Tips For Keeping A Routine When Co-Parenting

When you’re raising children in different households after a New Mexico divorce or separation, the scope of work for each parent usually expands immediately. As your children move between you and your co-parent’s homes, the physical responsibilities of raising them go from one parent to the other. This ends up contracting and expanding the responsibilities each parent has based on where the kids are at any given moment.
Bedtime routines, extracurricular activities, play dates and more can impact your household routine as the parenting time moves between the two homes. On top of that, the exact same thing can happen in reverse when your children go to their co-parent’s house, leaving your home a bit quieter. While you likely understand and fully accept these responsibilities and tasks for the sake of your children, it still can seem like a lot in a single-parent home. When you find your routine changing along with your parenting time, try these three tips to help handle the transition to being the sole parent in your home.

Re-commit to your parenting time

Having an “empty nest” become a full house is a pretty big dynamic switch, and it can feel a little overwhelming when you’re easing into a shared parenting routine. Committing and accepting these household dynamic ebbs and flows is the best course of action. Make sure you place your children’s needs and their routines over your own routine. This may mean having to do things like recording your favorite show for other nights so you can watch more family-friendly programs when your kids are there and making plans with friends on dates when the children are with your co-parent, but it is worth it.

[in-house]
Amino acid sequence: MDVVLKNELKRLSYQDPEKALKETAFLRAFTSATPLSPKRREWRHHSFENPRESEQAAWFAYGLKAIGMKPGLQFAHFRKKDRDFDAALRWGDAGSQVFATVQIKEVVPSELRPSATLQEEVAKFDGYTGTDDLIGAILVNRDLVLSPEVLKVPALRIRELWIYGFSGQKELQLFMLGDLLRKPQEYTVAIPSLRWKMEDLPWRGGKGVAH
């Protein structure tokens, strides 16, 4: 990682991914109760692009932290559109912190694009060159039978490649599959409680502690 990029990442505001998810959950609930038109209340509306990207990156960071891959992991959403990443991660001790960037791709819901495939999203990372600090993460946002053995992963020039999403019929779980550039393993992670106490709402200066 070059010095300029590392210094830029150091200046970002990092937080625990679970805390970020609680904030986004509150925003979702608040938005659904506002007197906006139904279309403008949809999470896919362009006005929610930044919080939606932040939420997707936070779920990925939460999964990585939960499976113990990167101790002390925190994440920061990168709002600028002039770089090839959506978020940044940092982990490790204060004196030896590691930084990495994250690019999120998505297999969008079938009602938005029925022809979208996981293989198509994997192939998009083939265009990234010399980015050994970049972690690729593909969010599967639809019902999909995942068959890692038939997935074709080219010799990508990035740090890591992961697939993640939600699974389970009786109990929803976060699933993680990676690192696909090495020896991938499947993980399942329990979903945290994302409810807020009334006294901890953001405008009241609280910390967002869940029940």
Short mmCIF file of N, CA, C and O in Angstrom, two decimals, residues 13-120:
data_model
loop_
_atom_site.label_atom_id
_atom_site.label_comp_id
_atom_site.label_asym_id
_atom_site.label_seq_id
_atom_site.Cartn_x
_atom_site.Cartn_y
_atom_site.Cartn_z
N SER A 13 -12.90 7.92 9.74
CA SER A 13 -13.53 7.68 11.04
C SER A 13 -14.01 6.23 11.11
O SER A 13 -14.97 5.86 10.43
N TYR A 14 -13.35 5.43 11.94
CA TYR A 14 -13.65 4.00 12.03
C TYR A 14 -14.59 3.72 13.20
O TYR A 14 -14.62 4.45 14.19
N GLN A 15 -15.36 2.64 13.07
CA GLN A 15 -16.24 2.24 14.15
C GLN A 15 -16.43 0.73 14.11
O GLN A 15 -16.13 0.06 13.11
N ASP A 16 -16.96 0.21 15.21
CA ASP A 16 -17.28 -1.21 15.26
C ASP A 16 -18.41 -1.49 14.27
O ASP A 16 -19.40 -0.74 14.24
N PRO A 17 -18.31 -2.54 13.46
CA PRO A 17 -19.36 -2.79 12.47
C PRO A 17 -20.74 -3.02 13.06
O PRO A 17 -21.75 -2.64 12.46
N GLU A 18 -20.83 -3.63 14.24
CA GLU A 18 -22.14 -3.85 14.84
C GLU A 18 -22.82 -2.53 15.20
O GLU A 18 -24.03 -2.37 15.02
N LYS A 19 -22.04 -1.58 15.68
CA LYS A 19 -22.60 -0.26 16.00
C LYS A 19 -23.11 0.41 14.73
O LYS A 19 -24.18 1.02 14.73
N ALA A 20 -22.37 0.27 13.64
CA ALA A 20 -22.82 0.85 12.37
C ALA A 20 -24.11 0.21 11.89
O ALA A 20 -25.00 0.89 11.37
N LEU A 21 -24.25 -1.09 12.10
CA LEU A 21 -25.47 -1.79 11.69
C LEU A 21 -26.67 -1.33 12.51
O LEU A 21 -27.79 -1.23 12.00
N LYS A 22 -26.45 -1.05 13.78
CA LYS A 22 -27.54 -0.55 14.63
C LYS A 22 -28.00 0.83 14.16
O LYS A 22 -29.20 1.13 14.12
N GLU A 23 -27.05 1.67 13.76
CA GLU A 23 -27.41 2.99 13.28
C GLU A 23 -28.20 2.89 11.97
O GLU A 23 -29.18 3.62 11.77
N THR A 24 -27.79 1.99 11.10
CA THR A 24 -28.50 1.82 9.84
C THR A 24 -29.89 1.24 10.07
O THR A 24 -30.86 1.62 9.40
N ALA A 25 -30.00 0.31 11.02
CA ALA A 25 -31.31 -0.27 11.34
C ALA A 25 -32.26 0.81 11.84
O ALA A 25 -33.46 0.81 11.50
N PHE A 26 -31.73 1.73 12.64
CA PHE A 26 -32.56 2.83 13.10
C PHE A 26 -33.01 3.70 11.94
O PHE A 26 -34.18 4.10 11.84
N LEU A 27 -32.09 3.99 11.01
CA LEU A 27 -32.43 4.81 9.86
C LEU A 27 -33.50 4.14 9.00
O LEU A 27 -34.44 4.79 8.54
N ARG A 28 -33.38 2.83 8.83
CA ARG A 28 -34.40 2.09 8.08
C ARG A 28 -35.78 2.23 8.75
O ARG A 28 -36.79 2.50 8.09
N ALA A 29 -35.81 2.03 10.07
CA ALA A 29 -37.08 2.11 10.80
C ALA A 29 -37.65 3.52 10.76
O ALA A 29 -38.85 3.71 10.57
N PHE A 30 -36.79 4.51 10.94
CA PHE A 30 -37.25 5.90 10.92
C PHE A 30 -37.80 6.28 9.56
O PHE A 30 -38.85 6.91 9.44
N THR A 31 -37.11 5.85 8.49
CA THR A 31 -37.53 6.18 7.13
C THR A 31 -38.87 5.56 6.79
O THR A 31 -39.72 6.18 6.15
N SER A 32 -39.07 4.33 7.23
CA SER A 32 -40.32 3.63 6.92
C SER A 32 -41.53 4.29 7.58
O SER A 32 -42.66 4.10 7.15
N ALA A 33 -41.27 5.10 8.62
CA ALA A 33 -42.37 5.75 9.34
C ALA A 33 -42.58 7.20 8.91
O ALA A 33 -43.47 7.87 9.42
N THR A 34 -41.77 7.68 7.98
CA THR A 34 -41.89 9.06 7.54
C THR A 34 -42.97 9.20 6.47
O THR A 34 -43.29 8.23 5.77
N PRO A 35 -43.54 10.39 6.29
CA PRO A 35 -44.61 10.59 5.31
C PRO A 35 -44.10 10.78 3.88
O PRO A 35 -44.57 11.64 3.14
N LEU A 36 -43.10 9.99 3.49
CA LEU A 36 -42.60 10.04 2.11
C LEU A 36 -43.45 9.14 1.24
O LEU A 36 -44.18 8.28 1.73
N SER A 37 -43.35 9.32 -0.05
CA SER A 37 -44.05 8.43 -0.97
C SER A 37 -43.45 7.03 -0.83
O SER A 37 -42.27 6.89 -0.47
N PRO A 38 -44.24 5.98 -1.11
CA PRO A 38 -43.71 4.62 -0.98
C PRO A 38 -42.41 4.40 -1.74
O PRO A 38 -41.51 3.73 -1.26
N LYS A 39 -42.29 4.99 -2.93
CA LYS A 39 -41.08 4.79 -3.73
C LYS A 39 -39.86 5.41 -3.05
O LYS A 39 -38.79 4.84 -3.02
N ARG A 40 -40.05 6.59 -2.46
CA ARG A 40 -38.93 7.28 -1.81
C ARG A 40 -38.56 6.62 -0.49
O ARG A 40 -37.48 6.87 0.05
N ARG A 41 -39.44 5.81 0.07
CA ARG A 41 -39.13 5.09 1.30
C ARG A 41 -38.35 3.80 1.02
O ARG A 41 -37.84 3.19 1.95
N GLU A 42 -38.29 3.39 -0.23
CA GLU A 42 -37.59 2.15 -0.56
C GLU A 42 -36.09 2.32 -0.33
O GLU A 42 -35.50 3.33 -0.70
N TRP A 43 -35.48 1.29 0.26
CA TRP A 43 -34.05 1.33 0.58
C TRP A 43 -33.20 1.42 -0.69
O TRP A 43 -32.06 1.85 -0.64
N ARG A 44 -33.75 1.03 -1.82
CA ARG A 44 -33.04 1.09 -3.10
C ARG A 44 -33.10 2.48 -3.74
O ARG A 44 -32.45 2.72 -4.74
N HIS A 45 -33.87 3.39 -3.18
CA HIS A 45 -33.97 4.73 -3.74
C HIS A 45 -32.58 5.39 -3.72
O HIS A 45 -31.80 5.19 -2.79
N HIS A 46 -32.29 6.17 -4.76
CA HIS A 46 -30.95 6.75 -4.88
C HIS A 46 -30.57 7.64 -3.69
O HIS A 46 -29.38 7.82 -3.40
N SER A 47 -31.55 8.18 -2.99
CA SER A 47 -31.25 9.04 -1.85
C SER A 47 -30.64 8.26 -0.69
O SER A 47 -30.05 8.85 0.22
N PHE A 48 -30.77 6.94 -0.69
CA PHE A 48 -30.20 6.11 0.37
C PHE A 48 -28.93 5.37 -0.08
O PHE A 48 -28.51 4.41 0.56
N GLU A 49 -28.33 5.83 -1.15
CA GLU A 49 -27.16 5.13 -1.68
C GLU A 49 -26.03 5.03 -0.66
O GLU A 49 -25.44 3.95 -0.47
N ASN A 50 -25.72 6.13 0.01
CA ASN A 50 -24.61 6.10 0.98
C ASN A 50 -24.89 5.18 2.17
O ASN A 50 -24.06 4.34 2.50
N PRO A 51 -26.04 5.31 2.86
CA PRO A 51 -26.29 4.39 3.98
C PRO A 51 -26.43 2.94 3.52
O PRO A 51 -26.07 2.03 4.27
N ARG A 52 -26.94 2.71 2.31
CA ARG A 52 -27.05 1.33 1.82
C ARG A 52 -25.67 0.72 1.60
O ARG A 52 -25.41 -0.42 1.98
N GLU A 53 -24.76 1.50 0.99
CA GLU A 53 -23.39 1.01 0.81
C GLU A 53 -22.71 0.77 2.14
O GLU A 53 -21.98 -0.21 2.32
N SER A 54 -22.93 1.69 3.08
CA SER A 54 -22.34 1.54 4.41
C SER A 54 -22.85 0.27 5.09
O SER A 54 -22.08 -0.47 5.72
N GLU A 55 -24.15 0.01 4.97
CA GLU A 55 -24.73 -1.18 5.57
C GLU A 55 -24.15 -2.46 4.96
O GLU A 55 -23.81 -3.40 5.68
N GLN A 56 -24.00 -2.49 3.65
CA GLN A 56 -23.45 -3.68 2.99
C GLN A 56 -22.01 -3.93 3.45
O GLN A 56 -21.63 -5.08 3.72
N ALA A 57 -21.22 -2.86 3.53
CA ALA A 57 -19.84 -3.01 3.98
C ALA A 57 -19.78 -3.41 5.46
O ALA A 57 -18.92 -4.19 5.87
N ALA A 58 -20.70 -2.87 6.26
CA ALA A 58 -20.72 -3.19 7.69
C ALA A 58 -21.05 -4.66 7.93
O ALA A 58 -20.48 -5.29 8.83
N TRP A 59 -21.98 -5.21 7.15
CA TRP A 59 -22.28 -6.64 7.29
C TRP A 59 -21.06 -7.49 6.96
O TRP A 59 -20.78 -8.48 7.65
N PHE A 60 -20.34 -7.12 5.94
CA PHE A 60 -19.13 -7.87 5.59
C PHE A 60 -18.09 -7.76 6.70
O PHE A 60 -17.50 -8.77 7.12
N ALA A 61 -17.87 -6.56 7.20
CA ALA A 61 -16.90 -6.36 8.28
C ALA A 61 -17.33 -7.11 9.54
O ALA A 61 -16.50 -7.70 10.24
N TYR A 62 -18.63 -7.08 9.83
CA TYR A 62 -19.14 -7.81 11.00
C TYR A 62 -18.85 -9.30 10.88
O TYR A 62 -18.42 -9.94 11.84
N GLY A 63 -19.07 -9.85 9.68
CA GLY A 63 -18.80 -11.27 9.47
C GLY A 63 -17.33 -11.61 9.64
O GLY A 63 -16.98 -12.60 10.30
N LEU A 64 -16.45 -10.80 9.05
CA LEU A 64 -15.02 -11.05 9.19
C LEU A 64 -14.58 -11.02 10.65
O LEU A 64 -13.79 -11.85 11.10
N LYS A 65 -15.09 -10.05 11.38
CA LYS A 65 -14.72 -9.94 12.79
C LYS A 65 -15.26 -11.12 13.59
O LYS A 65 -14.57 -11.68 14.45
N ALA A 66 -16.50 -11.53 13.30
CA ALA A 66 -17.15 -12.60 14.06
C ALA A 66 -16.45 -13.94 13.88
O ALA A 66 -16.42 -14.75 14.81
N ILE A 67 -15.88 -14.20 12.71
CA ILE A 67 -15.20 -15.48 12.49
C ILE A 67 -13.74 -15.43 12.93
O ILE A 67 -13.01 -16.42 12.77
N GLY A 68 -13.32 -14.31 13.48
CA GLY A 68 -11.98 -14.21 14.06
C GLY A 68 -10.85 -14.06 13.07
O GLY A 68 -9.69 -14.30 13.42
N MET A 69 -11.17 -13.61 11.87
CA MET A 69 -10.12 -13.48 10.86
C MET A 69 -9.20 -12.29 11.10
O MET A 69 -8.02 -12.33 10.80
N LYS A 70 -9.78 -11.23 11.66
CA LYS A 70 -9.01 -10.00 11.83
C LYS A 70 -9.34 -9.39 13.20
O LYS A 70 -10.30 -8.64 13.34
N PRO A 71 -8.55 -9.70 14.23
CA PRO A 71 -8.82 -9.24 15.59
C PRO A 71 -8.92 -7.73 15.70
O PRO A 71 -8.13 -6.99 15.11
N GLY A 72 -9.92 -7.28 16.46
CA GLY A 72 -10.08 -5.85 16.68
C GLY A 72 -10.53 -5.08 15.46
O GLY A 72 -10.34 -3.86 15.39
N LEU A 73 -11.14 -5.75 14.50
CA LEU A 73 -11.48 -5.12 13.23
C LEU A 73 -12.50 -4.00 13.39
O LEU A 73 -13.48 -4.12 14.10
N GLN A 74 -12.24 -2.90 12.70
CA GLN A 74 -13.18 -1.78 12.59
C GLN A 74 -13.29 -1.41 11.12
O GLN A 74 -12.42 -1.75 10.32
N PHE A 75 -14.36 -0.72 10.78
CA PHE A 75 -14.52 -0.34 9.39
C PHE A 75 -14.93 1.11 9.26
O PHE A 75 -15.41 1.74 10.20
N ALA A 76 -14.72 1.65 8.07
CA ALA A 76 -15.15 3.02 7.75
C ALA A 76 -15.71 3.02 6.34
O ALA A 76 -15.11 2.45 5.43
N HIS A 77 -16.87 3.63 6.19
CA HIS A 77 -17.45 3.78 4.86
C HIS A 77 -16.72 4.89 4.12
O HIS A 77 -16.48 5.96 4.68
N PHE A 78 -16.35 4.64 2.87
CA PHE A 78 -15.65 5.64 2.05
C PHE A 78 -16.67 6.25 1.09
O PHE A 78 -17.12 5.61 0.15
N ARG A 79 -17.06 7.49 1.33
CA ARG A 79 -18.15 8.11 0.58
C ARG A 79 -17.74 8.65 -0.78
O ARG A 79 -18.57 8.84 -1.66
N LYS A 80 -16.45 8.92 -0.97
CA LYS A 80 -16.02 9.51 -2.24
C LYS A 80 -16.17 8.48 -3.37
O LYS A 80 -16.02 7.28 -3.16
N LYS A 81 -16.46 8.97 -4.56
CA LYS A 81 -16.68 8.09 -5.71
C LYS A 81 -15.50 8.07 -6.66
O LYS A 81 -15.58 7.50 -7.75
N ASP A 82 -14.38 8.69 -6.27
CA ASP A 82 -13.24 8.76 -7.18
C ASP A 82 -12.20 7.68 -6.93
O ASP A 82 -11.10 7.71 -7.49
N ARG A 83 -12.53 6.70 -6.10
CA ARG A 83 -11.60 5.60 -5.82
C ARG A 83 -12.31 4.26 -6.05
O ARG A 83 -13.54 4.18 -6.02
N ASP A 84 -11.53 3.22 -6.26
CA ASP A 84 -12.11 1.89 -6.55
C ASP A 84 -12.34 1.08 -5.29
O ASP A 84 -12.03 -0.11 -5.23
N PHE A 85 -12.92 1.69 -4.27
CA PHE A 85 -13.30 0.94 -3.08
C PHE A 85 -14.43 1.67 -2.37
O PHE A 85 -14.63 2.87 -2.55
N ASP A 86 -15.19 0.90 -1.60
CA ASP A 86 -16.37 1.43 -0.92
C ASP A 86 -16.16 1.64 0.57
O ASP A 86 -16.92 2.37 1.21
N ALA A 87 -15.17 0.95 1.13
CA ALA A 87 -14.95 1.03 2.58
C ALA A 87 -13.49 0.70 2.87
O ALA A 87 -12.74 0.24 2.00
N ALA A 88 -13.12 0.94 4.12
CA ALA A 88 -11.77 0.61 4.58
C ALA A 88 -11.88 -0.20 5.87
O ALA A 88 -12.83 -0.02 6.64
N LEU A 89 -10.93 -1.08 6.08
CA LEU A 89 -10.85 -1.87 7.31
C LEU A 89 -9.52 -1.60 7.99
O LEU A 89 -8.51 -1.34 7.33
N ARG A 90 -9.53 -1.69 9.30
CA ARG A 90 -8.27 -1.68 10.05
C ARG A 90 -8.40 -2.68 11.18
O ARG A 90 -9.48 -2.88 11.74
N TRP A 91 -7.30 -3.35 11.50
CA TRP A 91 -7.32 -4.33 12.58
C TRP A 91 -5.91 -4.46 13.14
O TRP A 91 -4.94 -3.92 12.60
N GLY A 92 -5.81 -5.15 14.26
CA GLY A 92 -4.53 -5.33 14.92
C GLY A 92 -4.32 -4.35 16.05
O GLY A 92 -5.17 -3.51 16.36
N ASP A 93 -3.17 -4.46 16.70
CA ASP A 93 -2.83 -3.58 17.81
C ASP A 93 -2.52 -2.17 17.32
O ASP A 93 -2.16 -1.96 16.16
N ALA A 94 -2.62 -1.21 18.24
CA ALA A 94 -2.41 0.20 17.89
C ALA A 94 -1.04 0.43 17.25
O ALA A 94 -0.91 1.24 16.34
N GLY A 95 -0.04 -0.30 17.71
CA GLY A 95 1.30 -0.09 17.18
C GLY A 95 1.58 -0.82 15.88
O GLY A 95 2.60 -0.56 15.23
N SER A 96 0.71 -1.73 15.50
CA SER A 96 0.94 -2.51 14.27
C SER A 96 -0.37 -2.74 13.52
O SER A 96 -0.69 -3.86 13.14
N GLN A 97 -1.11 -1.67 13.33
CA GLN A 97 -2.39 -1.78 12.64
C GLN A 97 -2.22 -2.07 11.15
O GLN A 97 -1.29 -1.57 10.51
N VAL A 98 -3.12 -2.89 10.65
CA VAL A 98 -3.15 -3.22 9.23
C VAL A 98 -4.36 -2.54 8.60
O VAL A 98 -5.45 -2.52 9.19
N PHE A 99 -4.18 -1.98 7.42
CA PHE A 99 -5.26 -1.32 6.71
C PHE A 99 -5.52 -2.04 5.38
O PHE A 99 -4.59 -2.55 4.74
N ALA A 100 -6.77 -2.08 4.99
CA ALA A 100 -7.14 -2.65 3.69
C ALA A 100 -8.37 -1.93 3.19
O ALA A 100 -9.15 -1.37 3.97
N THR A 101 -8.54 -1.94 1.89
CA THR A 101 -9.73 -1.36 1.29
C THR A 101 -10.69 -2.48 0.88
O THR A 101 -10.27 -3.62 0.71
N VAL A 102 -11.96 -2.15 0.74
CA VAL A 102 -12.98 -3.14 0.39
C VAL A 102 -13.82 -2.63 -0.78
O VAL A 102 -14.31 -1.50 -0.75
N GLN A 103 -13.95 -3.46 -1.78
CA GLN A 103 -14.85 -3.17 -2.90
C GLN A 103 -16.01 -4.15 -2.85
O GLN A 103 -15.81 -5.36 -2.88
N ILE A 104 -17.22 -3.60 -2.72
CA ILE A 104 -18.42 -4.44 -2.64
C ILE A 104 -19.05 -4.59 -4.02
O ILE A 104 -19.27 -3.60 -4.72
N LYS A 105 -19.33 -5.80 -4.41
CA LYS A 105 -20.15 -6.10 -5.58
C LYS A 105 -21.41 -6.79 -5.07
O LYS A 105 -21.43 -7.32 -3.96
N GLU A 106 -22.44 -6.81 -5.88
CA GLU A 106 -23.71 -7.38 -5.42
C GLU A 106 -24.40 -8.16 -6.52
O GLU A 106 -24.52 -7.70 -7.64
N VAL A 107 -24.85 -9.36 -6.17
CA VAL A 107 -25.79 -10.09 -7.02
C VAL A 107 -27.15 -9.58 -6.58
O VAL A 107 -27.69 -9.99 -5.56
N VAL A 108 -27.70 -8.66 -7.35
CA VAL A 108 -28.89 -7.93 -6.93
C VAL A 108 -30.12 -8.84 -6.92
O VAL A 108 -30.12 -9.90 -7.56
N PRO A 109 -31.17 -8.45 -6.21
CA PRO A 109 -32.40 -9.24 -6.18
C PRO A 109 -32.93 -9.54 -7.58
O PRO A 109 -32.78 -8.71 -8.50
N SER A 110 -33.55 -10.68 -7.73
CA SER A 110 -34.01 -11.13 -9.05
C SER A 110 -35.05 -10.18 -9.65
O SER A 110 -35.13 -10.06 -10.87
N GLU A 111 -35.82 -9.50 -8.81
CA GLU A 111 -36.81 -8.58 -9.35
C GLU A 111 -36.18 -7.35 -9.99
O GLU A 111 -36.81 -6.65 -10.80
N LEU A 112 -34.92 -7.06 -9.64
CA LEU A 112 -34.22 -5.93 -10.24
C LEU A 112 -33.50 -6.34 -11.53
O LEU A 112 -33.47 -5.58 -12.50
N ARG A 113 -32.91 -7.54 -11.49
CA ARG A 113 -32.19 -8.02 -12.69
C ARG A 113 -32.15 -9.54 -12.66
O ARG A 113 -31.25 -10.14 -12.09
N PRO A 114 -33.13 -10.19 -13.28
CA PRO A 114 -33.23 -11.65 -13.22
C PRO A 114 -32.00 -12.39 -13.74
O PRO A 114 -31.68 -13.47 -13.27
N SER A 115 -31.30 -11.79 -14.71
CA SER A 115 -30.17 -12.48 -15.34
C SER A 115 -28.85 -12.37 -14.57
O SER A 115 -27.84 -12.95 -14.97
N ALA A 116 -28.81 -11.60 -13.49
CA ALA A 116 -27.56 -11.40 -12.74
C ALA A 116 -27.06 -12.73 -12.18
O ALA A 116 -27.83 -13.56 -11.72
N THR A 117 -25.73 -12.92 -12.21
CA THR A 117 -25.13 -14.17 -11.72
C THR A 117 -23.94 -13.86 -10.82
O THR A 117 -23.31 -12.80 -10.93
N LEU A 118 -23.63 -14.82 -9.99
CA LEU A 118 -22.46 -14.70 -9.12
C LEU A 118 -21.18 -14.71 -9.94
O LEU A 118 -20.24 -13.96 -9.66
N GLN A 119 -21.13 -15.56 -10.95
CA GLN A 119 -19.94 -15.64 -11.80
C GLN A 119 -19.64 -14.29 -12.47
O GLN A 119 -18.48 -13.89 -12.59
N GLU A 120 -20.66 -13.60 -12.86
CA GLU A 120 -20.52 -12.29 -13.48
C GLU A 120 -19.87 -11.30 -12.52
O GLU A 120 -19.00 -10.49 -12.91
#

Accept your work scope during your parenting time without bitterness. This won’t be easy at first because this is not a simple transition by any means, but you’ll feel less stressed and upset if you work toward accepting your new dynamic at home.

Talk about your children’s needs

While your work scope in a one-parent household might feel daunting, working together with your co-parent can make it more manageable. Keep an open dialogue with your co-parent when it comes to your children’s needs. Keep each other prepared about surprise factors or issues related to your child. Not only can this help reduce your work scope at home, but it will also help keep things running more smoothly for your children. When you and your co-parent share all the details that can help both of you keep a healthy and peaceful environment for your children no matter where they are, everyone will benefit. Create a system so the information is easily accessible and organized when you need to access it.

Don’t forget you have needs of your own

You may always want your children with you, but that’s not how shared parenting works. Use the time you’re alone to take better care of yourself. Go out with friends, take a trip and do all the other things you want to do that don’t involve your children. Get things done around the house that are easier to do when the kids aren’t around and handle your personal appointments. When you reduce the amount of work outside of parenting, you’ll have more time and energy to focus on your children when they’re at your home.
Parenting is work to begin with, and this work is magnified when you’re the only parent in your home. Use the tips above to make the shared parenting time you have run as smoothly as possible and to help narrow the scope of work you have in your single-parent household.